Simon- my official taste tester- suggested drizzling these with chocolate (Can you tell why I love this man?)

I think these would be lovely with tea. A dollup of jam and devonshire clotted cream would be everso nice.

Wednesday, January 14, 2009

Man, I love this Salmon!

I was so excited tonight when I arrived at my college class and found that they were serving this salmon again! It is just the right amount of smokey paprika and sweet too- reminds me of a barbequed potato chip, sort of.

The caterer tonight is a regular at our program, Special Occaisions . They do a great buffet. The salmon was served chilled with a red pepper aioli, green salad, rice pilaf, and roasted vegetables. A very nice meal. The owner, Brian Blake, provided me the ingredients and his card to give him a call if I have questions.

Ingredients (I used Brian's ingredient list, but had to search the web for amounts)
1 1/4 cups brown sugar, to taste
2 1/2 tablespoons smoked paprika
1 teaspoon sea salt
1/2 teaspoon fresh ground black pepper (1 tsp if not freshly ground)
1 tablespoon crushed dried thyme, to taste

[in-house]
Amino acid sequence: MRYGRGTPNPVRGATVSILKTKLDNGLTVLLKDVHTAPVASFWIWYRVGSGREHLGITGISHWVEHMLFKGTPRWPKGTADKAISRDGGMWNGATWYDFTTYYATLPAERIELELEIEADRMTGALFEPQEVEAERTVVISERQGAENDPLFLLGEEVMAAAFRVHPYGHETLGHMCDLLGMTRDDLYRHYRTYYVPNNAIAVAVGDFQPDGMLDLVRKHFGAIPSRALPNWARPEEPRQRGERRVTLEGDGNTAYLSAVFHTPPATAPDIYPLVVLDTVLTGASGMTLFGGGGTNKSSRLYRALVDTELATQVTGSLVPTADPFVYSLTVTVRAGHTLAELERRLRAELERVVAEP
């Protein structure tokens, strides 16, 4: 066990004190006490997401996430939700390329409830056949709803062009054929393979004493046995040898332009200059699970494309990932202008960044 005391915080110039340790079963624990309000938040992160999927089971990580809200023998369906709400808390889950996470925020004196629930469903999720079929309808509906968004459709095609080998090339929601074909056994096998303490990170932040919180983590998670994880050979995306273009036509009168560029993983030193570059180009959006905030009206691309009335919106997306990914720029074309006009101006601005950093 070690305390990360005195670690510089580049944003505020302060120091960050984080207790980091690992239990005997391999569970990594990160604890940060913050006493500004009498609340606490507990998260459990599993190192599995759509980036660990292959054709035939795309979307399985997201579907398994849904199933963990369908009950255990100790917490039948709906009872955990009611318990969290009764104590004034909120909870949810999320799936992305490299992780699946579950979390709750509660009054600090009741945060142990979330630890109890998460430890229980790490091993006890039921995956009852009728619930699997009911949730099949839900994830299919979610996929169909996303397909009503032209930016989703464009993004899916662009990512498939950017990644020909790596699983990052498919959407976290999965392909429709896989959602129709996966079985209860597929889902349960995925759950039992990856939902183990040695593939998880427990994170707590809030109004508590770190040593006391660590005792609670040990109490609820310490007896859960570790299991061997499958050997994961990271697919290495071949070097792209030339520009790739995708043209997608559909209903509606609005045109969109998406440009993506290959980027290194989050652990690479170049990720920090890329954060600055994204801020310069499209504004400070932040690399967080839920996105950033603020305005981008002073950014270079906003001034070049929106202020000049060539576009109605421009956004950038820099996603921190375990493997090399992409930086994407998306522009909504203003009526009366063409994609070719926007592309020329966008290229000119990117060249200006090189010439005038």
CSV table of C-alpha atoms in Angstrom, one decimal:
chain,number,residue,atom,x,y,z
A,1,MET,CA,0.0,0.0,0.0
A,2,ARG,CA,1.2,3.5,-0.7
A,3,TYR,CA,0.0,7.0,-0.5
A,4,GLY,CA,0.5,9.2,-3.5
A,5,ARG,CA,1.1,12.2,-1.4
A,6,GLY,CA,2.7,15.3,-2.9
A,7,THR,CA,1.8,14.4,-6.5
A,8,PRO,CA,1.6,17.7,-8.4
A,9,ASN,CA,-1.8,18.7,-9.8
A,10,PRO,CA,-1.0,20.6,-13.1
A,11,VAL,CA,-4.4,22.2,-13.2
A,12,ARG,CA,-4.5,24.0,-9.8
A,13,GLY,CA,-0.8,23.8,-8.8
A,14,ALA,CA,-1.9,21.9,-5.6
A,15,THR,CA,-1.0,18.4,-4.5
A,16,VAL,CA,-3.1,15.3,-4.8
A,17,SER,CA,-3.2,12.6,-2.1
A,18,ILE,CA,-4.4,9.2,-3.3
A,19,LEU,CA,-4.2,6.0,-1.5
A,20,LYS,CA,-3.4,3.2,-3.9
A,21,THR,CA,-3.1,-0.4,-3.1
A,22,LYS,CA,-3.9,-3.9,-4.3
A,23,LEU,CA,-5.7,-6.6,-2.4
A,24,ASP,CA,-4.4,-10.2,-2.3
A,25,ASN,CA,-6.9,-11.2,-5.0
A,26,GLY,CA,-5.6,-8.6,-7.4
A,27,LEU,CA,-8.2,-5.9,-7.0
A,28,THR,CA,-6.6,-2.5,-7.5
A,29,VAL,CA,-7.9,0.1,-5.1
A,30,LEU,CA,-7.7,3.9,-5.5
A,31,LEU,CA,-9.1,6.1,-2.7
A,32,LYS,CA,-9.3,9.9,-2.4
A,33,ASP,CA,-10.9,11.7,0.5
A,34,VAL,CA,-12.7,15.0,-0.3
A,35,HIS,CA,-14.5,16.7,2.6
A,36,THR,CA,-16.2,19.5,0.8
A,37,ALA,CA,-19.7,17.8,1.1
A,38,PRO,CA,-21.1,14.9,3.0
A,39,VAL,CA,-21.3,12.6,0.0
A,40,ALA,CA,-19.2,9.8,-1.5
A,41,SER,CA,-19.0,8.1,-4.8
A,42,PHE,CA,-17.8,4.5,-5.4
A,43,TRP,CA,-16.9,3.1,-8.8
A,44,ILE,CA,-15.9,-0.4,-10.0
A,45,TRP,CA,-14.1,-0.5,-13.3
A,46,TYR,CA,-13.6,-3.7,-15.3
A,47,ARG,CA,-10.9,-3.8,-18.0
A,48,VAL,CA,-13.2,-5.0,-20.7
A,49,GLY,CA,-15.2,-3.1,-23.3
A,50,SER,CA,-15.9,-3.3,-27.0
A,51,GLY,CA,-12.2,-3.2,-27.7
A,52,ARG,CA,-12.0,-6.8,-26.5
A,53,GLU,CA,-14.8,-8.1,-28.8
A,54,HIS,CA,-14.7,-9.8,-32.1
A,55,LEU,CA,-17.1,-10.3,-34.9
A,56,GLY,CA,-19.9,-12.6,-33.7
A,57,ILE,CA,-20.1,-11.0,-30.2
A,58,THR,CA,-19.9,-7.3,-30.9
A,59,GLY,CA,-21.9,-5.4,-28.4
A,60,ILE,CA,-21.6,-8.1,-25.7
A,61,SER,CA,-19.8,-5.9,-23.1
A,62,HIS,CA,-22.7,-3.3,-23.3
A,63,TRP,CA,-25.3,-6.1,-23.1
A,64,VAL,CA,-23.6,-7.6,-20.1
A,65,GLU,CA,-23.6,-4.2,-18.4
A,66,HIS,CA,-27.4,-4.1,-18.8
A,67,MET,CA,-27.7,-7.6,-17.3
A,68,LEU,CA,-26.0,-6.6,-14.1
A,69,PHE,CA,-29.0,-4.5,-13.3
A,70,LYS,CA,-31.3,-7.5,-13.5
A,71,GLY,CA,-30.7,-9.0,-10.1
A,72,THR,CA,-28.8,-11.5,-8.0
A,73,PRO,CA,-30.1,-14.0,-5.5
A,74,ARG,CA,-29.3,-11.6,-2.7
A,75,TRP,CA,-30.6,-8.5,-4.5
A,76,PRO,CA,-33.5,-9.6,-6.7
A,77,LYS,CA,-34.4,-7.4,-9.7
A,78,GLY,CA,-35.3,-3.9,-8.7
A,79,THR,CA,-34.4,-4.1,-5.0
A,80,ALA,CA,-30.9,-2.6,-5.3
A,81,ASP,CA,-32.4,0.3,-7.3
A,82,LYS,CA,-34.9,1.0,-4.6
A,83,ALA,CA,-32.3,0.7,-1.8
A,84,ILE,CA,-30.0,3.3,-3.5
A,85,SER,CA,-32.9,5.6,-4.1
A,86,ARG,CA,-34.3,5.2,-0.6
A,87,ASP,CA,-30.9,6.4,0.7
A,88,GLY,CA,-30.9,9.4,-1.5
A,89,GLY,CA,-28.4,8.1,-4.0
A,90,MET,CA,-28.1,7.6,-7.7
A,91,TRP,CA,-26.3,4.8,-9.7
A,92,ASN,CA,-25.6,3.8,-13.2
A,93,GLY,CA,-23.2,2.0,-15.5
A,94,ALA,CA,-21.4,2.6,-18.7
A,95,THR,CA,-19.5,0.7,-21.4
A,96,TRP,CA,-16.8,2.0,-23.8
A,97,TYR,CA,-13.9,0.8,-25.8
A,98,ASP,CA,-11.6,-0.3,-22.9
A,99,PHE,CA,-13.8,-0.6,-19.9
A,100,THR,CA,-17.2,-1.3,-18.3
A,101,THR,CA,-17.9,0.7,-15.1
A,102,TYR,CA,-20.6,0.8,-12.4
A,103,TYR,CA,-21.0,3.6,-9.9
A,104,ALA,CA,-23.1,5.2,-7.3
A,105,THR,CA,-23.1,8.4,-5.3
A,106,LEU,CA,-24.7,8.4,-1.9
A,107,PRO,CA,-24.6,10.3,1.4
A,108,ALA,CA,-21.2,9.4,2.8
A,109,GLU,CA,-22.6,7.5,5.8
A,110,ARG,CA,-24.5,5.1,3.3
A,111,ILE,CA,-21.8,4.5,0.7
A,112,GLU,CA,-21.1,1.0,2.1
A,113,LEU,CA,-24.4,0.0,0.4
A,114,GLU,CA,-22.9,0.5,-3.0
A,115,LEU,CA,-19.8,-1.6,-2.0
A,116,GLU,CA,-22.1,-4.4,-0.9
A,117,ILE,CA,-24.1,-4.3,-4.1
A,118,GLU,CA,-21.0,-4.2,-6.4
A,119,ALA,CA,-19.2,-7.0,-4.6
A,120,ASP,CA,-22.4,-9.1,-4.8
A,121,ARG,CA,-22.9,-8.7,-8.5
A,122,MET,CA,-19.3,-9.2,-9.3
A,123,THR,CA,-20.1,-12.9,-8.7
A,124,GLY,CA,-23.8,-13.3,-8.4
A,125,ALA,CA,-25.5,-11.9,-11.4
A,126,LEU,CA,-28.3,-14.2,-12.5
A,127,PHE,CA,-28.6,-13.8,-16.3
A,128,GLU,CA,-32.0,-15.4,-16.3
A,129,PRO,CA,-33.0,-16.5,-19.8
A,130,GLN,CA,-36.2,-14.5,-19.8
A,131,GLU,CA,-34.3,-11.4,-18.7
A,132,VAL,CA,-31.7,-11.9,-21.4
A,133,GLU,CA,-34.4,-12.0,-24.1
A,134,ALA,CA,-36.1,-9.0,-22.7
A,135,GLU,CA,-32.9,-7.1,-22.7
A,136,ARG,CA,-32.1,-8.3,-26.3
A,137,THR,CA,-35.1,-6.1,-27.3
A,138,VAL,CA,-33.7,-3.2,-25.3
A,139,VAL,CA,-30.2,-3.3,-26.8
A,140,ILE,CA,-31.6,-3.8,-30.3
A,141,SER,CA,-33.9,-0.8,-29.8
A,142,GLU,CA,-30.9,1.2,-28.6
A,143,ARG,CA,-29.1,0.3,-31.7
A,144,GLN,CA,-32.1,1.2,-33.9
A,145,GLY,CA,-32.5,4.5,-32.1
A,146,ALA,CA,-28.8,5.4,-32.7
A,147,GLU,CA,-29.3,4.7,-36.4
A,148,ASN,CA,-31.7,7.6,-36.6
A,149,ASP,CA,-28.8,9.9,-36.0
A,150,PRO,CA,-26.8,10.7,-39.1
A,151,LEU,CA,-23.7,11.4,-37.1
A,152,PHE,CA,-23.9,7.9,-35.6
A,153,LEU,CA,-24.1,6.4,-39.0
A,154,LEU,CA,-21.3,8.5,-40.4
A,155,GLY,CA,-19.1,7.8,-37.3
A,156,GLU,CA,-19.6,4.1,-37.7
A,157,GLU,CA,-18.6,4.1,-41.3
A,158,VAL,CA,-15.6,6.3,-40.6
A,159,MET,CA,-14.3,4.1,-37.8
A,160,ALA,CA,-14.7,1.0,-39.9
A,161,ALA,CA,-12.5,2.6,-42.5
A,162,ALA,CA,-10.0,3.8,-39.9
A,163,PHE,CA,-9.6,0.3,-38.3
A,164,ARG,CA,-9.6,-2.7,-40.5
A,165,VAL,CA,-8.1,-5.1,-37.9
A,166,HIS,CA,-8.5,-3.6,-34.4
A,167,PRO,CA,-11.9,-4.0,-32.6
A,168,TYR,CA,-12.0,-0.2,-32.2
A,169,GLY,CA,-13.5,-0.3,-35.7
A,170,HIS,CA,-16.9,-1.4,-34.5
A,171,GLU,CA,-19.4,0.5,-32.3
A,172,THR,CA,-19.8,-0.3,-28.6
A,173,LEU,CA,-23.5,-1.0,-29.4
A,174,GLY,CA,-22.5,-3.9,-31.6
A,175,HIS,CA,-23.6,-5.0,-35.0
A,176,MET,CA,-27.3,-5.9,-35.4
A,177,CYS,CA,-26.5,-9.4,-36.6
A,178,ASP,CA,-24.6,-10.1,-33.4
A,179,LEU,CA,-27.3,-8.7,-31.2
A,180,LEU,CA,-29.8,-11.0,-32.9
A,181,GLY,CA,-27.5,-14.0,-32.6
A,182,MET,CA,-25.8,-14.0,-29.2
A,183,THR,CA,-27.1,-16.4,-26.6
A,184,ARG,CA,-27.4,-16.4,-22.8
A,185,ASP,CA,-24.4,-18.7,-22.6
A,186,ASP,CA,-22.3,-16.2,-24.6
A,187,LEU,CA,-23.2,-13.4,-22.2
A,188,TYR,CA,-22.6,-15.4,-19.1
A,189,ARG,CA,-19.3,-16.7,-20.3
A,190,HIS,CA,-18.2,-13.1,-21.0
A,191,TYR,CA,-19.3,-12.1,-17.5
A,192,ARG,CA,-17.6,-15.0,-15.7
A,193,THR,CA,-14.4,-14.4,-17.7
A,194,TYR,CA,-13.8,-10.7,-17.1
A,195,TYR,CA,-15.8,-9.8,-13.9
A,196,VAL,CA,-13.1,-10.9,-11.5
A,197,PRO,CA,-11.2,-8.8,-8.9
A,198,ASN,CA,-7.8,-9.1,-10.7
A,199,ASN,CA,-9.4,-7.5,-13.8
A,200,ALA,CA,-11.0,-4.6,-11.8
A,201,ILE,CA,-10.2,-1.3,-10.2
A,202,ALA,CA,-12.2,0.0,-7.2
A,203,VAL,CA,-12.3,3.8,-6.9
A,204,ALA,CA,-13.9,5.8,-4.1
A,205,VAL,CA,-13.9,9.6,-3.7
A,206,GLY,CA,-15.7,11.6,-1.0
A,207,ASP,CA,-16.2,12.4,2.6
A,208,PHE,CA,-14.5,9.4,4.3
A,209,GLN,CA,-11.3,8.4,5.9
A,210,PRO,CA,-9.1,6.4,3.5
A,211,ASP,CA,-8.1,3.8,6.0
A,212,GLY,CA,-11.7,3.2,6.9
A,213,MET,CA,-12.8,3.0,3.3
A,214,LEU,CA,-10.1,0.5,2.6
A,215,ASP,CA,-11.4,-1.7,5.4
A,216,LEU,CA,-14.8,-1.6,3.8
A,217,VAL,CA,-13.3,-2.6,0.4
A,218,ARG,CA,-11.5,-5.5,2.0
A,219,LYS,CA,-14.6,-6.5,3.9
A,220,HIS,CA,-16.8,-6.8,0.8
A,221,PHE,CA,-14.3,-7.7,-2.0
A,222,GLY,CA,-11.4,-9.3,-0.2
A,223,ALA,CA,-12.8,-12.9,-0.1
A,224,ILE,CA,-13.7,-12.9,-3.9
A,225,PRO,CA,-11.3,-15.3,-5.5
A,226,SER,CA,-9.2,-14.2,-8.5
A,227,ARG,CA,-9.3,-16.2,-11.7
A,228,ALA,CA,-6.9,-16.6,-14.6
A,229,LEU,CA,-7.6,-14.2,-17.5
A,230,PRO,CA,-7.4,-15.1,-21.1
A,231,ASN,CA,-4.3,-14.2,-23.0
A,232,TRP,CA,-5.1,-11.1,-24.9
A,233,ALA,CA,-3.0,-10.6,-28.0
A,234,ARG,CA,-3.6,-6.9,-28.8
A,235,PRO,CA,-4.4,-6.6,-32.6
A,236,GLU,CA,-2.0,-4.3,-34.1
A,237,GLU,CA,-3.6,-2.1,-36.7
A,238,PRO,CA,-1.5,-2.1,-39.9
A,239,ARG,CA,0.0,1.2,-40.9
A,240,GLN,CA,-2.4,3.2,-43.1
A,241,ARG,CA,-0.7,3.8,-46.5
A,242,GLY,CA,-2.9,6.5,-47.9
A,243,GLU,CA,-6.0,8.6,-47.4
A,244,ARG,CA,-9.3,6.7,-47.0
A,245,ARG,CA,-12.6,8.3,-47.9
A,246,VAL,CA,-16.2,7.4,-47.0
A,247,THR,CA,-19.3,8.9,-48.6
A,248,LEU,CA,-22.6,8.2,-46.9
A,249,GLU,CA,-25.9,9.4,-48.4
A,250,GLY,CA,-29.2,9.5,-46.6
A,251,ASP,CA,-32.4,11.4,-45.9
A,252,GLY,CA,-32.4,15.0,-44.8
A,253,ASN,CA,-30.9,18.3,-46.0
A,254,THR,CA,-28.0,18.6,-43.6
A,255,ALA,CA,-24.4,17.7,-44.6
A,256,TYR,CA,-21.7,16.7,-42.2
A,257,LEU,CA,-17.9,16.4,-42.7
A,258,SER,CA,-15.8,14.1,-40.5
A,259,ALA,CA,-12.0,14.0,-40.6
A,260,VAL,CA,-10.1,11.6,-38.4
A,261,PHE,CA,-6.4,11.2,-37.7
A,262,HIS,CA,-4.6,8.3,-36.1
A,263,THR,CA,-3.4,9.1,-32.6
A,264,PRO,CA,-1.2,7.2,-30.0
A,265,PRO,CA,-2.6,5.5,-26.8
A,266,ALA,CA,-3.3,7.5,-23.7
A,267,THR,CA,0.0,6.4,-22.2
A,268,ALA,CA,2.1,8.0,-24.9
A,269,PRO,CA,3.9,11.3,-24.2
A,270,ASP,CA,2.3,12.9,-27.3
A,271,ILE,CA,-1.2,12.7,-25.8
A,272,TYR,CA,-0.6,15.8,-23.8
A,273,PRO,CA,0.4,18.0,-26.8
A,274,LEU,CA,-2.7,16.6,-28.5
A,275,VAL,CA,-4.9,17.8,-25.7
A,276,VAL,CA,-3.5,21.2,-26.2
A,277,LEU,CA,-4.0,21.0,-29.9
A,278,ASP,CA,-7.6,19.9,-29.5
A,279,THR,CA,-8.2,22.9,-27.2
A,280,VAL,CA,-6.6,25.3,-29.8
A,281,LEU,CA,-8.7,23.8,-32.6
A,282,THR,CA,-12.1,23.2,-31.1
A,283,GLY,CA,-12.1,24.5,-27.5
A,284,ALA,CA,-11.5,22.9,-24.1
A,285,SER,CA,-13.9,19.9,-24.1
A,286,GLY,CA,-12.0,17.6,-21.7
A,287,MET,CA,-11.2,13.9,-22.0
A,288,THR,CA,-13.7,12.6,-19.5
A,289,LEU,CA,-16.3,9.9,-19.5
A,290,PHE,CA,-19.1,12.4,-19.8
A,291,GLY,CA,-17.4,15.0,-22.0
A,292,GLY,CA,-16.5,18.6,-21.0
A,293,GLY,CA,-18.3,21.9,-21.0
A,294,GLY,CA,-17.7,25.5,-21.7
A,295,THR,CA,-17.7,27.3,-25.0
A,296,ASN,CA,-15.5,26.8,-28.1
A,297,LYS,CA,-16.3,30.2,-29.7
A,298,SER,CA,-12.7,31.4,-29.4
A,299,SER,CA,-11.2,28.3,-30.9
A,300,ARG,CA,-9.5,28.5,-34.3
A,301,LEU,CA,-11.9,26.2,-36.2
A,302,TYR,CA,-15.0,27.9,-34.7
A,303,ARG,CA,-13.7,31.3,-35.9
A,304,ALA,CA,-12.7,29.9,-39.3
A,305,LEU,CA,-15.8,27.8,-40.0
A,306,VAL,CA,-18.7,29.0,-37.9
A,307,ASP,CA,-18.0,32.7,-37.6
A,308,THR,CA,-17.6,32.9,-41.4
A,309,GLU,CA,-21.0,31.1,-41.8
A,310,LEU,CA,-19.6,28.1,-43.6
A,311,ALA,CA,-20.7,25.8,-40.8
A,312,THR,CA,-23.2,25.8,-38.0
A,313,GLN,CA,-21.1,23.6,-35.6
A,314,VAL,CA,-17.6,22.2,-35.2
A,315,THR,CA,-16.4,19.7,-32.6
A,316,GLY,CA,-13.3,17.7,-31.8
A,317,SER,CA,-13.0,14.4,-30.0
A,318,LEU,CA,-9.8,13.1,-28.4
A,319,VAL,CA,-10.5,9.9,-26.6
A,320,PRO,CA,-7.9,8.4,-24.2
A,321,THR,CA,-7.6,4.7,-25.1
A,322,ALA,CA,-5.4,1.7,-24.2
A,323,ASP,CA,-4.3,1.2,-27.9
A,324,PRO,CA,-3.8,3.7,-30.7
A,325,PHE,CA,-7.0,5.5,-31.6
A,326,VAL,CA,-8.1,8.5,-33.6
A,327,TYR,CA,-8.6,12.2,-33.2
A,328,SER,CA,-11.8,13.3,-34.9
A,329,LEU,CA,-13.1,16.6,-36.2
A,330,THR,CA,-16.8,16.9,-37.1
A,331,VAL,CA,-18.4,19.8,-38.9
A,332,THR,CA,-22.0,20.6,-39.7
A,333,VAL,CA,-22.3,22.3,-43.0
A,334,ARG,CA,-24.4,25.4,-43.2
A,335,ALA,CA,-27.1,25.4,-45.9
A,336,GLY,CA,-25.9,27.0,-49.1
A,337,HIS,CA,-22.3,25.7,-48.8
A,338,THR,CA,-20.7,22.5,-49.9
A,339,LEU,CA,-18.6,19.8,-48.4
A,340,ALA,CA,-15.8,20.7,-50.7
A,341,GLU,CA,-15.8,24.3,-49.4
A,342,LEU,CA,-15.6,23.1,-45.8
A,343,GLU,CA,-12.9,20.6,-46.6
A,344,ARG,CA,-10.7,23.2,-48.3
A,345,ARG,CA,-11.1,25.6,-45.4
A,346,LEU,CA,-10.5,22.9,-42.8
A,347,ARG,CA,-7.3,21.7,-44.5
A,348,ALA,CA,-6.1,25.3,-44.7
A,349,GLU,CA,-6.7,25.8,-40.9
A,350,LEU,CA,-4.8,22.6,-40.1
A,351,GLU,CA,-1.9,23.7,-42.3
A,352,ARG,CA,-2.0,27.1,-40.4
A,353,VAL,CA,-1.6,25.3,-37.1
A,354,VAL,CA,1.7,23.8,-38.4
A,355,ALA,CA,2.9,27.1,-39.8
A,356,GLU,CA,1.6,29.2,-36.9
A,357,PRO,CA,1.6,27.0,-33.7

1Mix all ingredients together.
2Use as a rub on salmon fillets that have been drizzled with olive oil.
3Grill until cooked.
One more interesting note about should seek out wild and not farmed salmon. Wild Salmon feeds on algae and provides higher levels of the good-for-you Omega fats.

Saturday, January 10, 2009

Sending Roses to the Moon (and where to find a homely girl)

Two fabulous perks that I get from attending the University of Washington Technology Management MBA program is the cultural diversity and the wonderful food that is catered in.

We are served dinner before our Wednesday night class, and we get breakfast and lunch served to us on our every-other-Saturday class. The food is catered by various restaurants and the variety is often quite diverse- anything from Brazilian to Bulgarian- it is often a great culinary experience.